Industry groups and biopharma companies are seeking additional clarity from the US Food and Drug Administration (FDA) regarding draft guidance released in August on chemistry, manufacturing and controls (CMC) postapproval changes for biologics to be documented in annual reports.
The draft guidance notes that under FDA regulations, postapproval changes in the product, production process, quality controls, equipment, facilities or responsible personnel that have a minimal potential to have an adverse effect on product quality must be documented by biologic applicants in an annual report.
But drugmakers are seeking additional clarity, questioning whether this guidance will take precedence over previous guidance and wondering how it will align with a final ICH guideline on technical and regulatory considerations for product lifecycle management, known as Q12.
Industry group BIO, for instance, says it would be helpful for FDA to define when the potential for an adverse effect is determined.
“Is it the potential at the first thought of the change, after a risk assessment, after generating some data, after validation, or at time of implementation? This is important because as the change is analyzed and data are generated generally the potential for adversely affecting the product decreases,” BIO adds.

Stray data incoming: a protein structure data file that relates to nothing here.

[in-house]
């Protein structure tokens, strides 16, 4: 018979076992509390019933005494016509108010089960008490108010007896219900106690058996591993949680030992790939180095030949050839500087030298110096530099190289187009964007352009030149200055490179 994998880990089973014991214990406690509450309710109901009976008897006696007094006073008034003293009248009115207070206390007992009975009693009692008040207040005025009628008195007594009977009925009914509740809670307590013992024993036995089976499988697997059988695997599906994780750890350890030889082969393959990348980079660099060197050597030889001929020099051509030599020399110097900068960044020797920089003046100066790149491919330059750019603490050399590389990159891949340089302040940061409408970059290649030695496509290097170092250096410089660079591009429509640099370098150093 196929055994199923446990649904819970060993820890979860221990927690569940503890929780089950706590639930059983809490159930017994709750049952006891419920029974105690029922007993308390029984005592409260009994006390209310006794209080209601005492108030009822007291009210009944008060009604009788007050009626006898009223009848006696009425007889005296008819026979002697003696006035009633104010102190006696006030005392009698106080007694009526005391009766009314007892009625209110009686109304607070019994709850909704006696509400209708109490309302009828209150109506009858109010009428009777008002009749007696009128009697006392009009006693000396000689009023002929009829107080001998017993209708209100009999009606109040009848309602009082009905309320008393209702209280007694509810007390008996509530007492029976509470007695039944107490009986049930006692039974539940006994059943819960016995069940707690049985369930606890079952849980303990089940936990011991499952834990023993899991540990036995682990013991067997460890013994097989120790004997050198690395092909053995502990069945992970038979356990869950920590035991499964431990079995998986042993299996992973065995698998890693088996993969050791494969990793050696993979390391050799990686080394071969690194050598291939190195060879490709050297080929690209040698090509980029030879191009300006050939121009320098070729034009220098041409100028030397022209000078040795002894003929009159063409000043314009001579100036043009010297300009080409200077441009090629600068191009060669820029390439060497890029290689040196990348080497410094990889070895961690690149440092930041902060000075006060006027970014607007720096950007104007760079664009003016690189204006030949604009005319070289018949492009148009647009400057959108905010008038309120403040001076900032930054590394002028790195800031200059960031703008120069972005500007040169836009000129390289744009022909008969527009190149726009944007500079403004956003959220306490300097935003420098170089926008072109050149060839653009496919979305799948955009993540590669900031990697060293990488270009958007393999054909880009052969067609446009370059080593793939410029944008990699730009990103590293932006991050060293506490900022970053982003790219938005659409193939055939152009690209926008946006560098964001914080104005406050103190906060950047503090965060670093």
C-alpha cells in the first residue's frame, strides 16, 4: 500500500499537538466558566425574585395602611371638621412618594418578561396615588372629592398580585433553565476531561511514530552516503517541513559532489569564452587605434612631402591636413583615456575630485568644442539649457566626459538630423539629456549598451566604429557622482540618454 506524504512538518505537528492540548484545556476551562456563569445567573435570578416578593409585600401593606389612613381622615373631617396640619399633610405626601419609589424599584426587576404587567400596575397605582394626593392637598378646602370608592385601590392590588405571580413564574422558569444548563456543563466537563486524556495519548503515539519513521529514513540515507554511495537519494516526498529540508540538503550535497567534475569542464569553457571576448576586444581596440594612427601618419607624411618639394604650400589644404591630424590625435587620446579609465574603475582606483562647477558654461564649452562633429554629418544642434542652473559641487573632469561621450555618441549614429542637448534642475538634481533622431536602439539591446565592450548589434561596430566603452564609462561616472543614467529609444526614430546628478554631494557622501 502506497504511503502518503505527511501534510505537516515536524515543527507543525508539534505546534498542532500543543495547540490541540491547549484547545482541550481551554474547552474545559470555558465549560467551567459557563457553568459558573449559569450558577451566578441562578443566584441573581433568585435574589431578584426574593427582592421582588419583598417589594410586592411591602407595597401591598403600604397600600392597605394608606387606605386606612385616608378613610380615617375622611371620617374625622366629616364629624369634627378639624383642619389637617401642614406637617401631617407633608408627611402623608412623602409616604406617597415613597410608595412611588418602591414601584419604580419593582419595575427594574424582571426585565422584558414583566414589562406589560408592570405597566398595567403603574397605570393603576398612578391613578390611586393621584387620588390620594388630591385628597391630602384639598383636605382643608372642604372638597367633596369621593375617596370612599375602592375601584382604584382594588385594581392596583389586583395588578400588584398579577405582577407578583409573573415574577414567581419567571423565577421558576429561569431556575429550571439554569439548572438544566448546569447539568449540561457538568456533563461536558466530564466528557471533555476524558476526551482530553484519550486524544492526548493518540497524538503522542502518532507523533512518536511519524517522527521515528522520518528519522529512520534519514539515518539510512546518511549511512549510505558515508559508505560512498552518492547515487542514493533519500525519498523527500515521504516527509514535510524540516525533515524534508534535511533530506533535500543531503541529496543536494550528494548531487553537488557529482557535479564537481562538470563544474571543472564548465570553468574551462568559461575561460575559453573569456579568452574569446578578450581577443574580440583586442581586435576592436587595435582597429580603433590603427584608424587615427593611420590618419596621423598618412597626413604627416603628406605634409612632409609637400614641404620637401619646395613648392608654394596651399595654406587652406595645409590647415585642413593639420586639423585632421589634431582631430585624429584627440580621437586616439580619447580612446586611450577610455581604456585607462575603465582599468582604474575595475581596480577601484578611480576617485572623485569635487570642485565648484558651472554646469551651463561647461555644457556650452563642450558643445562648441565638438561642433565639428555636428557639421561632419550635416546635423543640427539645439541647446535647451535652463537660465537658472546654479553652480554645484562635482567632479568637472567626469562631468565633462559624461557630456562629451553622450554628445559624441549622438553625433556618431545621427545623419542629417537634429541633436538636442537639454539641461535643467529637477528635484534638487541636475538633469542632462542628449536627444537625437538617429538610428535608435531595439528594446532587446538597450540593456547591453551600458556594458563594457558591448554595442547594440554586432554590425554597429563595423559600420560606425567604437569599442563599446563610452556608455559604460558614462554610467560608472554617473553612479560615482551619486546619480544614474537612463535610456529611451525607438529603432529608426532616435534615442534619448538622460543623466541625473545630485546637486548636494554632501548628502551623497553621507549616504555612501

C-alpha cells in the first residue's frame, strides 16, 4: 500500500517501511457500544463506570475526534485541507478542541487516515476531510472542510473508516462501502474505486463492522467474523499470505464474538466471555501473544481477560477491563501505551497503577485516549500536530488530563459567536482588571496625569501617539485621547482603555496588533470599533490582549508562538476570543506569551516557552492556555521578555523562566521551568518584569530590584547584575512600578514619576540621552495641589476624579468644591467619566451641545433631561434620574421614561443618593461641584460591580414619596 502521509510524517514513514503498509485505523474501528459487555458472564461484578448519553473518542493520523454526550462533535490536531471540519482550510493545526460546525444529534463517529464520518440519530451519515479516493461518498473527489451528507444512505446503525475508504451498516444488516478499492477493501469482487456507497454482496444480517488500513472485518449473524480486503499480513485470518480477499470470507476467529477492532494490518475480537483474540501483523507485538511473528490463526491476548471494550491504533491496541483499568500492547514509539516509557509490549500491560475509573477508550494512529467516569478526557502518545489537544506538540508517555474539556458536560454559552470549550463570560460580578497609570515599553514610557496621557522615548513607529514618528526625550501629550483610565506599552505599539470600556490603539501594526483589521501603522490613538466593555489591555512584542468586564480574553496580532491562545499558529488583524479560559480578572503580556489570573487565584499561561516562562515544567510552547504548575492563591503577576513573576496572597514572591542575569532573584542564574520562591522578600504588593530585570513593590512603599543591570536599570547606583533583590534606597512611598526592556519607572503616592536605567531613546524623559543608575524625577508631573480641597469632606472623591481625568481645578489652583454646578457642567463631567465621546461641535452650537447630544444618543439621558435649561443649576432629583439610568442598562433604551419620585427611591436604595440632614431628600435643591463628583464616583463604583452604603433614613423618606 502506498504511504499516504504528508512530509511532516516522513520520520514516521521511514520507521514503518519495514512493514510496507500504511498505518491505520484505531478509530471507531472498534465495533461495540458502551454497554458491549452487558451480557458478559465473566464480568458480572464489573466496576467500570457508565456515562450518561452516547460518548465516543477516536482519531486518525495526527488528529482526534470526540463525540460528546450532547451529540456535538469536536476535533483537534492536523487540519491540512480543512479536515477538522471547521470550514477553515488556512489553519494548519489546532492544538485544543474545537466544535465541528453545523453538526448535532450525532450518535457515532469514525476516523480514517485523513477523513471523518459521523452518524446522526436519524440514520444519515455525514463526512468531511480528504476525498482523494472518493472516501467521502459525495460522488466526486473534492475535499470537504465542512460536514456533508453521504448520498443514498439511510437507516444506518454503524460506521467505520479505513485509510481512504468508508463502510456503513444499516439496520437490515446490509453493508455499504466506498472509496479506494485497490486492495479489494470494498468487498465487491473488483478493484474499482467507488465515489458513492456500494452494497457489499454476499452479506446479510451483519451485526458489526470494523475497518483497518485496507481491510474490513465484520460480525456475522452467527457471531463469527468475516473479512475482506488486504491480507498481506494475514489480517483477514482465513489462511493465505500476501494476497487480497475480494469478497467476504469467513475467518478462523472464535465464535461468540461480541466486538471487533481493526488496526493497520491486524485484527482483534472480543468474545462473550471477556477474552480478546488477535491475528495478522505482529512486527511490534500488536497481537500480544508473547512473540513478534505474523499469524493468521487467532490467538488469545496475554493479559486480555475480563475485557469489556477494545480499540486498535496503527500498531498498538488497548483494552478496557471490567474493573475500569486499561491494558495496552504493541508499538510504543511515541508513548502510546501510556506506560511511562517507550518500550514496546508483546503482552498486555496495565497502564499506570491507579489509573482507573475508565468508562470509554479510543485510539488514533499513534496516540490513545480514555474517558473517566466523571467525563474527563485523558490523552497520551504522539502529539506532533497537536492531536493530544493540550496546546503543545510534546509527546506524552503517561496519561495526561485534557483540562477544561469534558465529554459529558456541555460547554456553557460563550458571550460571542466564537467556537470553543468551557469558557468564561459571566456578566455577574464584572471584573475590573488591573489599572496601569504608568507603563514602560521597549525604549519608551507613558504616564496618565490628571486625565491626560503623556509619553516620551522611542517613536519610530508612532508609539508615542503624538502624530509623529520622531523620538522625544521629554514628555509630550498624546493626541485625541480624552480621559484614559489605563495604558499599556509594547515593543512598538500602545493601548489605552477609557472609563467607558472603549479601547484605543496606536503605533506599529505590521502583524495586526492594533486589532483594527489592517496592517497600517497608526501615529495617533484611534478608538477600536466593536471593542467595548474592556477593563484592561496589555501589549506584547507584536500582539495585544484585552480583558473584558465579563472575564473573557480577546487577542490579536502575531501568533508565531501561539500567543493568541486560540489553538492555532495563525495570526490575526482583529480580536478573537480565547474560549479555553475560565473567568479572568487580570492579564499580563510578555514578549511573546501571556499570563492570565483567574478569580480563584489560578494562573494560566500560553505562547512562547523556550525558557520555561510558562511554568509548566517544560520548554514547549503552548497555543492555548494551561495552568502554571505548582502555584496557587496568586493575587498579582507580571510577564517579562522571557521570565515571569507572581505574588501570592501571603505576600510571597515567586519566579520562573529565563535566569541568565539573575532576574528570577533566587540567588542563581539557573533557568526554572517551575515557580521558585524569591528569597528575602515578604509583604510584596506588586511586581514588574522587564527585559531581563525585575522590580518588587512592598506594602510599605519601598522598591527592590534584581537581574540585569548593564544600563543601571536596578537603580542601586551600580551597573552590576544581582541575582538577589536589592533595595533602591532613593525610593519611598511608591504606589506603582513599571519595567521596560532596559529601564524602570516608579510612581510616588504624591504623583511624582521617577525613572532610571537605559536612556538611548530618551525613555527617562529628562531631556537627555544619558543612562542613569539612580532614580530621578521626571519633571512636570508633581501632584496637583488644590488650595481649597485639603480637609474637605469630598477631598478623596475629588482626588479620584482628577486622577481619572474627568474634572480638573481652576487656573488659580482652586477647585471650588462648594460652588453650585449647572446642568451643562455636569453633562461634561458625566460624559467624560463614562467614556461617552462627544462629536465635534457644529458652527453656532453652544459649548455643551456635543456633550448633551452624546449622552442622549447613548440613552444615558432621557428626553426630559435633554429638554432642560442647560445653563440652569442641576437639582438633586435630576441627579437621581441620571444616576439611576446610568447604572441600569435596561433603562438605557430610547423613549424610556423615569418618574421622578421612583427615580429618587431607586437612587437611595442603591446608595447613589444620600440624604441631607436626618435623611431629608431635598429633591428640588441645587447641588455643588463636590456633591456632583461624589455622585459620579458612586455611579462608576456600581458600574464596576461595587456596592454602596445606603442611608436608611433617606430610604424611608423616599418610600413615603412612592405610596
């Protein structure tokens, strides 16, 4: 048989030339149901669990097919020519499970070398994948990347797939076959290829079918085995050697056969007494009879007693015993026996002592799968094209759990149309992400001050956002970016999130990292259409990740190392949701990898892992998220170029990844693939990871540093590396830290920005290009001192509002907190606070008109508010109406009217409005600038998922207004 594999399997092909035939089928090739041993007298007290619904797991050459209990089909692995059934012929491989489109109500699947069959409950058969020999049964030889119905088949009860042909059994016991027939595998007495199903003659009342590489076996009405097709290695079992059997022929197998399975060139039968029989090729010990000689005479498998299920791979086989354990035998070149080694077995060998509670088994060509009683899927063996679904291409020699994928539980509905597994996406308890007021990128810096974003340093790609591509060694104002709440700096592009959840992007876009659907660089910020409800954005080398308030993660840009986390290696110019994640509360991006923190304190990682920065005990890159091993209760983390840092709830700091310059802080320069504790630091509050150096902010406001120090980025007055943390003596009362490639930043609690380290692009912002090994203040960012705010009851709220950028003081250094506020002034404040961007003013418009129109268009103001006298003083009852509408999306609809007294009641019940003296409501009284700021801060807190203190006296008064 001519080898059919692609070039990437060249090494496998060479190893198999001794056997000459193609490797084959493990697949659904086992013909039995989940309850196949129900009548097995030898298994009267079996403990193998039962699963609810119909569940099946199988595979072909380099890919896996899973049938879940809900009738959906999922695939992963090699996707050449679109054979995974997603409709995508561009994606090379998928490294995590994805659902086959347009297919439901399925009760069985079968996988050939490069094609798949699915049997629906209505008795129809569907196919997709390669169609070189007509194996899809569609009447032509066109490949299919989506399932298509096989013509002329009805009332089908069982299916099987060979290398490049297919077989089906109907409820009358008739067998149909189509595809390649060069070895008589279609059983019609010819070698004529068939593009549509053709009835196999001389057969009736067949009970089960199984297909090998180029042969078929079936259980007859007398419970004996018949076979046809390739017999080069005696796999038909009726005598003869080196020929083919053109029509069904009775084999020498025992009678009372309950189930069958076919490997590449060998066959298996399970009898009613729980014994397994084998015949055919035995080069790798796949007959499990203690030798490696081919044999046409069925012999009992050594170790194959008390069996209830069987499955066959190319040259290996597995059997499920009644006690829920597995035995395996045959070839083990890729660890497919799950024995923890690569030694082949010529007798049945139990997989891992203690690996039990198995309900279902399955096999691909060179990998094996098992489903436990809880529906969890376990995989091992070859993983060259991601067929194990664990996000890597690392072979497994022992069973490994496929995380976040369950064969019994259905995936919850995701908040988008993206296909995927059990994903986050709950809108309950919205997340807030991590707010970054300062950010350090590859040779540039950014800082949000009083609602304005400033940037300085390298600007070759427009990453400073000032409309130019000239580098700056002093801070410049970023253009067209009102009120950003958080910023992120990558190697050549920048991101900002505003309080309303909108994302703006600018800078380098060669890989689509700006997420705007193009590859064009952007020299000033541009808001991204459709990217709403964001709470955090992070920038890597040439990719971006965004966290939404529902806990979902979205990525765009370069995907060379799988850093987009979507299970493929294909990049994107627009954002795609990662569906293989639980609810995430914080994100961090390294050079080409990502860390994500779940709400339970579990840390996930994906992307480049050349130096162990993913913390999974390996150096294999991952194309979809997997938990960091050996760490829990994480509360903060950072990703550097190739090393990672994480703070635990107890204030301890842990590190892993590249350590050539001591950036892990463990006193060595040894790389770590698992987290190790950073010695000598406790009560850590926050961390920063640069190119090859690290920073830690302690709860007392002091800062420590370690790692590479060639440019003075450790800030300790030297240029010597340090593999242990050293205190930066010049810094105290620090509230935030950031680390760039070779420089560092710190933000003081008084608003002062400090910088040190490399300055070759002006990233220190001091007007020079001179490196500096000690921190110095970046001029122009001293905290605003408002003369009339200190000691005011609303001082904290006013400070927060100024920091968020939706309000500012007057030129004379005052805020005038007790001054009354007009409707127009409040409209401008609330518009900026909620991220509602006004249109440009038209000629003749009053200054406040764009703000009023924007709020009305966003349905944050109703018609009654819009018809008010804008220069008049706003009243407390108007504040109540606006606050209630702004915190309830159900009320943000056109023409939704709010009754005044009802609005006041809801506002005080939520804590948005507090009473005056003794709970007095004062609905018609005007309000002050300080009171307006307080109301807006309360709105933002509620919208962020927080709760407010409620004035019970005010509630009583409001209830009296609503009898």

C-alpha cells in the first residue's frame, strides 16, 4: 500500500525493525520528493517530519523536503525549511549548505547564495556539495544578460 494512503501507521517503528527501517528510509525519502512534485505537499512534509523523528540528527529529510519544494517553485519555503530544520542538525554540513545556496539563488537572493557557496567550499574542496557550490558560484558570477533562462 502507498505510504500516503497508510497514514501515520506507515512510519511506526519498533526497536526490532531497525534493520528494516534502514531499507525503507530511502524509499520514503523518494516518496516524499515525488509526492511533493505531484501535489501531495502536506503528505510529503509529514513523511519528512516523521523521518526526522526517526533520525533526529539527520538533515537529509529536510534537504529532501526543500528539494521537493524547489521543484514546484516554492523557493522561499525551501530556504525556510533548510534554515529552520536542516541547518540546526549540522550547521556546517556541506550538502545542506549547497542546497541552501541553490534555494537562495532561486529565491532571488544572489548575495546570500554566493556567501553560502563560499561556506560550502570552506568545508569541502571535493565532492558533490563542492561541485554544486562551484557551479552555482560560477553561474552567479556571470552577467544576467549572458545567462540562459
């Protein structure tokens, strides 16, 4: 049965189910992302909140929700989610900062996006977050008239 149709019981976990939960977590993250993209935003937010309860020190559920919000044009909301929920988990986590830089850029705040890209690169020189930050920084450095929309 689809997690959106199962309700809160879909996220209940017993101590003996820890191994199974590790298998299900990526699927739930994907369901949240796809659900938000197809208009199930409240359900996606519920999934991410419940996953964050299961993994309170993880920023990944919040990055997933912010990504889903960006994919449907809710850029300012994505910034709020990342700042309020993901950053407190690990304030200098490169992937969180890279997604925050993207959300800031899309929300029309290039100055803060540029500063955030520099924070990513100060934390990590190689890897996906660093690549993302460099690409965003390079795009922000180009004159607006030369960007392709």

And in terms of alignment with Q12, “BIO notes that continuity and consistency of terms across various guidances and guidelines will be necessary to ensure clarity and consistency in expectations for both Sponsors and Regulatory Authorities.”
GlaxoSmithKline, meanwhile, says that the current draft does not include all instances of annual reportable changes as noted in previous guidance from 1997.
“With the interest to simplify and minimize confusion, it is recommended the Agency have a single guidance to refer to for categorization of post approval changes and incorporate the current guidance content into the original 1997 guidance,” GSK says.
Similarly, Pfizer says there “may be conflicts between this draft guidance document and other guidance documents,” noting that it’s difficult to determine which guidance takes precedence.
The Association for Accessible Medicines also seeks more specificity on changes to manufacturing sites and “particularly those which are a key part of the sterilization process for a biologic process, i.e., moving the vial thaw equipment to another building within the same manufacturing site.”
And Sanofi asks if this guidance will apply to biologic products approved under new drug applications that will be deemed to be licensed as of March 2020, which is part of the Biologics Price Competition and Innovation Act of 2009. AstraZeneca, Corning and others also offered specific comments on the draft.